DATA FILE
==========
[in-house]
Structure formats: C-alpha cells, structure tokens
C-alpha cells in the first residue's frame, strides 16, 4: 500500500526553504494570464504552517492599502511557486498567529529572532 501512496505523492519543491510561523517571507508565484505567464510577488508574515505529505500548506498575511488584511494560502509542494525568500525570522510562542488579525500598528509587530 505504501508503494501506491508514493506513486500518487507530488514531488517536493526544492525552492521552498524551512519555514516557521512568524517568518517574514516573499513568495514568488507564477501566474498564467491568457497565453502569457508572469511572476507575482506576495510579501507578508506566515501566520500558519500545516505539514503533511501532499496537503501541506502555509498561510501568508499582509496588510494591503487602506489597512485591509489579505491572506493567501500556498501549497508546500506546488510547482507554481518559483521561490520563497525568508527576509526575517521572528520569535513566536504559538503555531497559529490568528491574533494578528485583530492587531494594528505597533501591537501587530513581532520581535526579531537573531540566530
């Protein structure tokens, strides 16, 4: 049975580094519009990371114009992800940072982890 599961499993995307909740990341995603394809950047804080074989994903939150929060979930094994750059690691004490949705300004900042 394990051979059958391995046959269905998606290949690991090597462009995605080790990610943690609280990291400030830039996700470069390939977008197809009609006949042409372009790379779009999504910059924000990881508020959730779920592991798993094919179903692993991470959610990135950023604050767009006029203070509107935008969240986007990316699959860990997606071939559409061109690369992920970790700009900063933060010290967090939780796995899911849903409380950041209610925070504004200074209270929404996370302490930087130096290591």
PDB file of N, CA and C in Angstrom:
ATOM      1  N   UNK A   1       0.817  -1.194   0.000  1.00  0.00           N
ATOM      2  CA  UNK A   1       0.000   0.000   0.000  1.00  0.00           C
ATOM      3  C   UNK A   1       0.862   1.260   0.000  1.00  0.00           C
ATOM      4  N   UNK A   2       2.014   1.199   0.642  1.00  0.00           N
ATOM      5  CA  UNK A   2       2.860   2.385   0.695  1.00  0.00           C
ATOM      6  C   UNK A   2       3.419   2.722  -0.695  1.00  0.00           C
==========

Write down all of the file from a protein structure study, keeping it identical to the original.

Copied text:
[in-house]
Structure formats: C-alpha cells, structure tokens
C-alpha cells in the first residue's frame, strides 16, 4: 500500500526553504494570464504552517492599502511557486498567529529572532 501512496505523492519543491510561523517571507508565484505567464510577488508574515505529505500548506498575511488584511494560502509542494525568500525570522510562542488579525500598528509587530 505504501508503494501506491508514493506513486500518487507530488514531488517536493526544492525552492521552498524551512519555514516557521512568524517568518517574514516573499513568495514568488507564477501566474498564467491568457497565453502569457508572469511572476507575482506576495510579501507578508506566515501566520500558519500545516505539514503533511501532499496537503501541506502555509498561510501568508499582509496588510494591503487602506489597512485591509489579505491572506493567501500556498501549497508546500506546488510547482507554481518559483521561490520563497525568508527576509526575517521572528520569535513566536504559538503555531497559529490568528491574533494578528485583530492587531494594528505597533501591537501587530513581532520581535526579531537573531540566530
């Protein structure tokens, strides 16, 4: 049975580094519009990371114009992800940072982890 599961499993995307909740990341995603394809950047804080074989994903939150929060979930094994750059690691004490949705300004900042 394990051979059958391995046959269905998606290949690991090597462009995605080790990610943690609280990291400030830039996700470069390939977008197809009609006949042409372009790379779009999504910059924000990881508020959730779920592991798993094919179903692993991470959610990135950023604050767009006029203070509107935008969240986007990316699959860990997606071939559409061109690369992920970790700009900063933060010290967090939780796995899911849903409380950041209610925070504004200074209270929404996370302490930087130096290591």
PDB file of N, CA and C in Angstrom:
ATOM      1  N   UNK A   1       0.817  -1.194   0.000  1.00  0.00           N
ATOM      2  CA  UNK A   1       0.000   0.000   0.000  1.00  0.00           C
ATOM      3  C   UNK A   1       0.862   1.260   0.000  1.00  0.00           C
ATOM      4  N   UNK A   2       2.014   1.199   0.642  1.00  0.00           N
ATOM      5  CA  UNK A   2       2.860   2.385   0.695  1.00  0.00           C
ATOM      6  C   UNK A   2       3.419   2.722  -0.695  1.00  0.00           C